Condemned prisoners often spend decades on death row before being executed—if the execution ever happens at all—a fact that undermines any retributive value capital punishment might provide, according to Slate.
Approximately 40 percent of the 2,739 people currently on death row have spent at least 20 years awaiting execution, and 1 in 3 of these prisoners are older than 50. (This is according to data collected by the Fair Punishment Project and sourced from the NAACP’s Legal Defense Fund, the Federal Bureau of Prisons, and state corrections departments.)
According to a Los Angeles Times investigation, roughly two dozen men on California’s death row require walkers and wheelchairs, and one is living out his days in bed wearing diapers. In North Carolina, nine death row prisoners have died of natural causes since 2006—the same year the state last executed someone. These delays suggest that executions must be sped up significantly.
And yet, the process that creates those delays cannot be eliminated without a corresponding increase in the risk of wrongful executions. Since 1973, 157 men and women have been exonerated from death row.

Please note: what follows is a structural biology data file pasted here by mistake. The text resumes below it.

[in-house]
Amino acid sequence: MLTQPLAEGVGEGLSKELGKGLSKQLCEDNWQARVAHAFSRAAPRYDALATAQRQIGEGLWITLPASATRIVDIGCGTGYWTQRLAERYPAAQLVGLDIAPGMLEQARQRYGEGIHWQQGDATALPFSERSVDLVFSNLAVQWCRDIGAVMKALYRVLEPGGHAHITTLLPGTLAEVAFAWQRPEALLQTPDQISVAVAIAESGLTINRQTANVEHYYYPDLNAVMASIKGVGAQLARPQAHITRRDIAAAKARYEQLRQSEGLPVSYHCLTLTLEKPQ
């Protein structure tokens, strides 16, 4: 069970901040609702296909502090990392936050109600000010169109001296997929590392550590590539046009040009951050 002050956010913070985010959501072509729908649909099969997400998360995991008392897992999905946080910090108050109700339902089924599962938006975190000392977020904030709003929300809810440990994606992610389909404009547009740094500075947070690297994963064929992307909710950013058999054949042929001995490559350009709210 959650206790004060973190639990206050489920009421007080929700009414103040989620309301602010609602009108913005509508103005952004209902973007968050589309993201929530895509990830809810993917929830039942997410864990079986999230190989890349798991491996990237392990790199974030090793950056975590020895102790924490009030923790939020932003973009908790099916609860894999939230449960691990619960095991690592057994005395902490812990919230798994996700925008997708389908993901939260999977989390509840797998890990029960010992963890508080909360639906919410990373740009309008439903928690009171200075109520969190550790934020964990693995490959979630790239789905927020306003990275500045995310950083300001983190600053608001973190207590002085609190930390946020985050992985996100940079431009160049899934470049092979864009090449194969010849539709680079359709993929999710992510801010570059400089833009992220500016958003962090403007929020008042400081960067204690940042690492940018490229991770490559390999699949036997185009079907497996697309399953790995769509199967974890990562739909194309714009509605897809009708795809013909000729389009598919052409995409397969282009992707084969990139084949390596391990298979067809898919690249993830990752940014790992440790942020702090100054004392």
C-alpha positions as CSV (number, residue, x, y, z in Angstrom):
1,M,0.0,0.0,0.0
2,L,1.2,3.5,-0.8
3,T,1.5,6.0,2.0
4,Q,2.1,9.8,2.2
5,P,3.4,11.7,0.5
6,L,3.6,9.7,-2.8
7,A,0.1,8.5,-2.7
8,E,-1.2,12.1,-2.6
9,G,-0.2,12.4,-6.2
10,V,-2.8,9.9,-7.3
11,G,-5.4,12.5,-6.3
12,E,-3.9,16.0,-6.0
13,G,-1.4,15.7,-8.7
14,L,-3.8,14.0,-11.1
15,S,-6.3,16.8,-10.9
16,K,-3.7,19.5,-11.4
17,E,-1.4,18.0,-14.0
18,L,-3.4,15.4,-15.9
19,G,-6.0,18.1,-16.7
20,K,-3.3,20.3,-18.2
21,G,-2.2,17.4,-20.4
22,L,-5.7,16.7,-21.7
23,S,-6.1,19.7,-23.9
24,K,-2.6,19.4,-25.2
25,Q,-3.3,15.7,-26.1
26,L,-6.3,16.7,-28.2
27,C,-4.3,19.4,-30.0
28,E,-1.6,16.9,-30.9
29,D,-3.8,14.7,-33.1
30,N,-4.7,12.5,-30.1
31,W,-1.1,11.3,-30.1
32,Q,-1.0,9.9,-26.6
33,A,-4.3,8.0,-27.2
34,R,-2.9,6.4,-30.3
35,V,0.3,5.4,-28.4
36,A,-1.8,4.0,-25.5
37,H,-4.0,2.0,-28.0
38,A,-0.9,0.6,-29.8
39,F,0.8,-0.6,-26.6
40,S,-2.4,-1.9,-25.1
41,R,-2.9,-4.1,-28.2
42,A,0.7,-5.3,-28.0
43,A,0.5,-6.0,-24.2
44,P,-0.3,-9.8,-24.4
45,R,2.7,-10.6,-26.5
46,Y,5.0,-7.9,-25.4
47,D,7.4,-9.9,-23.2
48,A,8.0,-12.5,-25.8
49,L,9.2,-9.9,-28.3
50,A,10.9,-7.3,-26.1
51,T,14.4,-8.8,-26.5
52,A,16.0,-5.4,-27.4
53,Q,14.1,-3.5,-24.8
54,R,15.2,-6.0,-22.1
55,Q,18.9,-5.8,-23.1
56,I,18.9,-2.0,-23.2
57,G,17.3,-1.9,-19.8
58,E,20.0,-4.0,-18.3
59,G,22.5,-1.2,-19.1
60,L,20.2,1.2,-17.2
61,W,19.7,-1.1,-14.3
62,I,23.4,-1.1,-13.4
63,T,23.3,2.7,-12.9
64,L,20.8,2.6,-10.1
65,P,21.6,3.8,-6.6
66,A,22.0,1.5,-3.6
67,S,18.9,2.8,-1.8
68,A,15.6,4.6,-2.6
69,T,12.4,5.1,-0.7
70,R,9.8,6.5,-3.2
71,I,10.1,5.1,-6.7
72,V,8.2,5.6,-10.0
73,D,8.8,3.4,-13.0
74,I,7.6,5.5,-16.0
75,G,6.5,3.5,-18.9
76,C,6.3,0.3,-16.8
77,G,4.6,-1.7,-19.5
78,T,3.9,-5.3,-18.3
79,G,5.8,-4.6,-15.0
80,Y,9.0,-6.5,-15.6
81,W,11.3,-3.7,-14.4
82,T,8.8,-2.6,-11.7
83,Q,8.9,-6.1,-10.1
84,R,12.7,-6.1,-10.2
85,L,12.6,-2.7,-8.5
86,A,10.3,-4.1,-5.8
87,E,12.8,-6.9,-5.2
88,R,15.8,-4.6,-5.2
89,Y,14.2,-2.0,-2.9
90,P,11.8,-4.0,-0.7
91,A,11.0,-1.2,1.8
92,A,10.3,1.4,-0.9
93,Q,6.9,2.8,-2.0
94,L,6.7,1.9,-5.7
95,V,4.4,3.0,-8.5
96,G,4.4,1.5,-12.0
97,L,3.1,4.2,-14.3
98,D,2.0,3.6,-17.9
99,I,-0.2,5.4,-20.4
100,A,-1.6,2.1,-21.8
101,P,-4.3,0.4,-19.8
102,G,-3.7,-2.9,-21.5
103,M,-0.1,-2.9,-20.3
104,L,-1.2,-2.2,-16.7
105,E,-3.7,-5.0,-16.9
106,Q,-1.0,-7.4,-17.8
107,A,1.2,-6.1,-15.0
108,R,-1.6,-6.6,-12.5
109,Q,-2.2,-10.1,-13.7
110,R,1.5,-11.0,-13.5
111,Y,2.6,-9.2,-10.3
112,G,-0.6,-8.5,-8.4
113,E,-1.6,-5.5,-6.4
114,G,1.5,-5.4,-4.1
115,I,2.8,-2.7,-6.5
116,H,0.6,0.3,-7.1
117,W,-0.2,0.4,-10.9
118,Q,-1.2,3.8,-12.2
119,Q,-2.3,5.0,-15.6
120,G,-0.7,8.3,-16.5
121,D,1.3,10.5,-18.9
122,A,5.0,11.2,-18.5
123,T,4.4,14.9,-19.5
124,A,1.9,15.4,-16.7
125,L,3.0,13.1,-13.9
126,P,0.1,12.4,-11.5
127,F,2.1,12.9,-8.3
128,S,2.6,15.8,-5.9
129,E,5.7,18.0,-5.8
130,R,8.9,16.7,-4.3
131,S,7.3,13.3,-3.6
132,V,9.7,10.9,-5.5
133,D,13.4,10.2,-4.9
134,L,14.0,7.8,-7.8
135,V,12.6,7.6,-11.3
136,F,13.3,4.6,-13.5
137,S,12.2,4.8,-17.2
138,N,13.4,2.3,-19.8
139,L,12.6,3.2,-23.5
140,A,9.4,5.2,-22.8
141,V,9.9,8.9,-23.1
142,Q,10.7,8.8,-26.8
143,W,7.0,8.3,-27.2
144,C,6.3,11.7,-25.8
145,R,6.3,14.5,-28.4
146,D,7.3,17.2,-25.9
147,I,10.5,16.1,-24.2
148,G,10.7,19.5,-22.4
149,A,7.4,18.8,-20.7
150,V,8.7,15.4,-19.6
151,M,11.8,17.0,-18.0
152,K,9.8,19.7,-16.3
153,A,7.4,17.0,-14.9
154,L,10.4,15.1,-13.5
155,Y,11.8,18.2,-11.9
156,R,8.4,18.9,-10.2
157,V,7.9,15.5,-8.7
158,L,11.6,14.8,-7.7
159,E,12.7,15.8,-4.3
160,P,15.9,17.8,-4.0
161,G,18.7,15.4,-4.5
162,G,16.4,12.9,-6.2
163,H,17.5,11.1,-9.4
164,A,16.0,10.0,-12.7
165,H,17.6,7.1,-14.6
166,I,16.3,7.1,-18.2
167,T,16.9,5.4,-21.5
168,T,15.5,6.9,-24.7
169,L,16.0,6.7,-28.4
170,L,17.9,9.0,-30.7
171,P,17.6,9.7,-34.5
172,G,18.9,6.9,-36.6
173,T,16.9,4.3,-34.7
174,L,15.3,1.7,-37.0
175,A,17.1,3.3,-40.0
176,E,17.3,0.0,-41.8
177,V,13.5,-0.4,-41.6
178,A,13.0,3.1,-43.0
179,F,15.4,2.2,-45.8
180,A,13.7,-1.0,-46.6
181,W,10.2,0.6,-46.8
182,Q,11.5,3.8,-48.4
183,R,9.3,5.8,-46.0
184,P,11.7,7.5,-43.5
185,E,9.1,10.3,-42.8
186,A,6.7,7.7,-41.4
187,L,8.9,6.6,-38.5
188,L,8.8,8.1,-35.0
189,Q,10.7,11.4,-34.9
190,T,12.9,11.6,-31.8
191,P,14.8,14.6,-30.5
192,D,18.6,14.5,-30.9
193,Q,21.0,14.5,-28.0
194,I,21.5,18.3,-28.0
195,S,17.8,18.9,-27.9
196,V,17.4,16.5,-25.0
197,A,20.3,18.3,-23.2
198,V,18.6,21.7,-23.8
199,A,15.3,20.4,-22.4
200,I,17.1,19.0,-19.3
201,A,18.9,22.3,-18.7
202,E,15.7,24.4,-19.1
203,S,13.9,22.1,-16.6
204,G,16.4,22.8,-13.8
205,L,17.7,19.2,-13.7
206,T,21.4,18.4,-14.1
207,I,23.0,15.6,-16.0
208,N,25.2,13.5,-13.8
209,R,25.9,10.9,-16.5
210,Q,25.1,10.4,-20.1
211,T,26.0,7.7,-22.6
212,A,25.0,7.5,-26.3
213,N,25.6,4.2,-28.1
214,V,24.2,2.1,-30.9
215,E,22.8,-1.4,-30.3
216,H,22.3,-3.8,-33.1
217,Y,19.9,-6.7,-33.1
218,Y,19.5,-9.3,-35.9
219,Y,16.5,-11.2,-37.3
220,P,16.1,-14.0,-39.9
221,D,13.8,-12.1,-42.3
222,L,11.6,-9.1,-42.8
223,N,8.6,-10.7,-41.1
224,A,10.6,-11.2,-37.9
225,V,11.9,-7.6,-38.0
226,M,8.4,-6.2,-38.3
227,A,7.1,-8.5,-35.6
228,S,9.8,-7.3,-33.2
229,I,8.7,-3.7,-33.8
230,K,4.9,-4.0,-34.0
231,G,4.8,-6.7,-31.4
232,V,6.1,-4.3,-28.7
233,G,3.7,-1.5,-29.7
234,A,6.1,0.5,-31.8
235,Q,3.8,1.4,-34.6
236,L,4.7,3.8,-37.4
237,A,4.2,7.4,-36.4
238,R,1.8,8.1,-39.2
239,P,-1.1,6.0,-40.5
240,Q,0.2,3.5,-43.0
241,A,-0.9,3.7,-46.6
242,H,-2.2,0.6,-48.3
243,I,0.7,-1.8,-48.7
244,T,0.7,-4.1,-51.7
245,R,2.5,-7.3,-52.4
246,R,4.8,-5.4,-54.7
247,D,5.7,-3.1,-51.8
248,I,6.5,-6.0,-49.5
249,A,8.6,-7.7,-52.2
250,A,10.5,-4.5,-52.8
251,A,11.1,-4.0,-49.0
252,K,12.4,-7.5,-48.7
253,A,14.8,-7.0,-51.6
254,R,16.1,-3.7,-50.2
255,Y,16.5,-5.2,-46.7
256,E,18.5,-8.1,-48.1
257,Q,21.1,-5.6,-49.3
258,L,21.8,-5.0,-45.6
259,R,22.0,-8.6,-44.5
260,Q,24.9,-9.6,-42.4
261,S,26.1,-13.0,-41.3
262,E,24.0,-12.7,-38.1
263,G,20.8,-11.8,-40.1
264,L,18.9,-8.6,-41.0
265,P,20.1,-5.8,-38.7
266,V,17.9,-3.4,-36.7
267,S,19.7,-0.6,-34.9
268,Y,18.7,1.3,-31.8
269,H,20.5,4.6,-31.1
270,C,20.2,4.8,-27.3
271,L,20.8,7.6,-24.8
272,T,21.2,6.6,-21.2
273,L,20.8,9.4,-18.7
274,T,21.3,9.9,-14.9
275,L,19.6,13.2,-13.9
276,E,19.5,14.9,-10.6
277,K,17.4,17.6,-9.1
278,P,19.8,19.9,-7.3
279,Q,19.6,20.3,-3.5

Behind this conundrum rests a profound moral and legal problem. Decades spent awaiting an uncertain execution inflicts an additional and nakedly cruel layer of punishment on the condemned. Most death row inmates are housed alone for years in tiny concrete cells even as a growing body of evidence suggests the psychological burden of solitary confinement is tantamount to torture. In Texas, for example, death row prisoners await their fates in the Allan B. Polunsky Unit, a Polk County prison where they spend 23 hours per day isolated in 60-square-foot cells. They exit only to shower or exercise and are handcuffed, stripped naked, and subjected to a full body search when they do leave their cells.
Decades spent awaiting uncertain execution inflicts a nakedly cruel layer of punishment.
In 2015, Supreme Court Justice Anthony Kennedy questioned the humanity of confining prisoners “in a windowless cell no larger than a typical parking spot.” In his concurring opinion in Davis v. Ayala, Kennedy cited an 1890 Supreme Court ruling that solitary confinement represented “a further terror and peculiar mark of infamy” for prisoners who’ve been sentenced to death. That kind of isolation can “exact a terrible price” and “literally drives men mad,” Kennedy wrote.
With public support for executions at historic lows, death row delays seem likely to increase. Just 20 of the nearly 3,000 prisoners on death row nationwide were executed last year.
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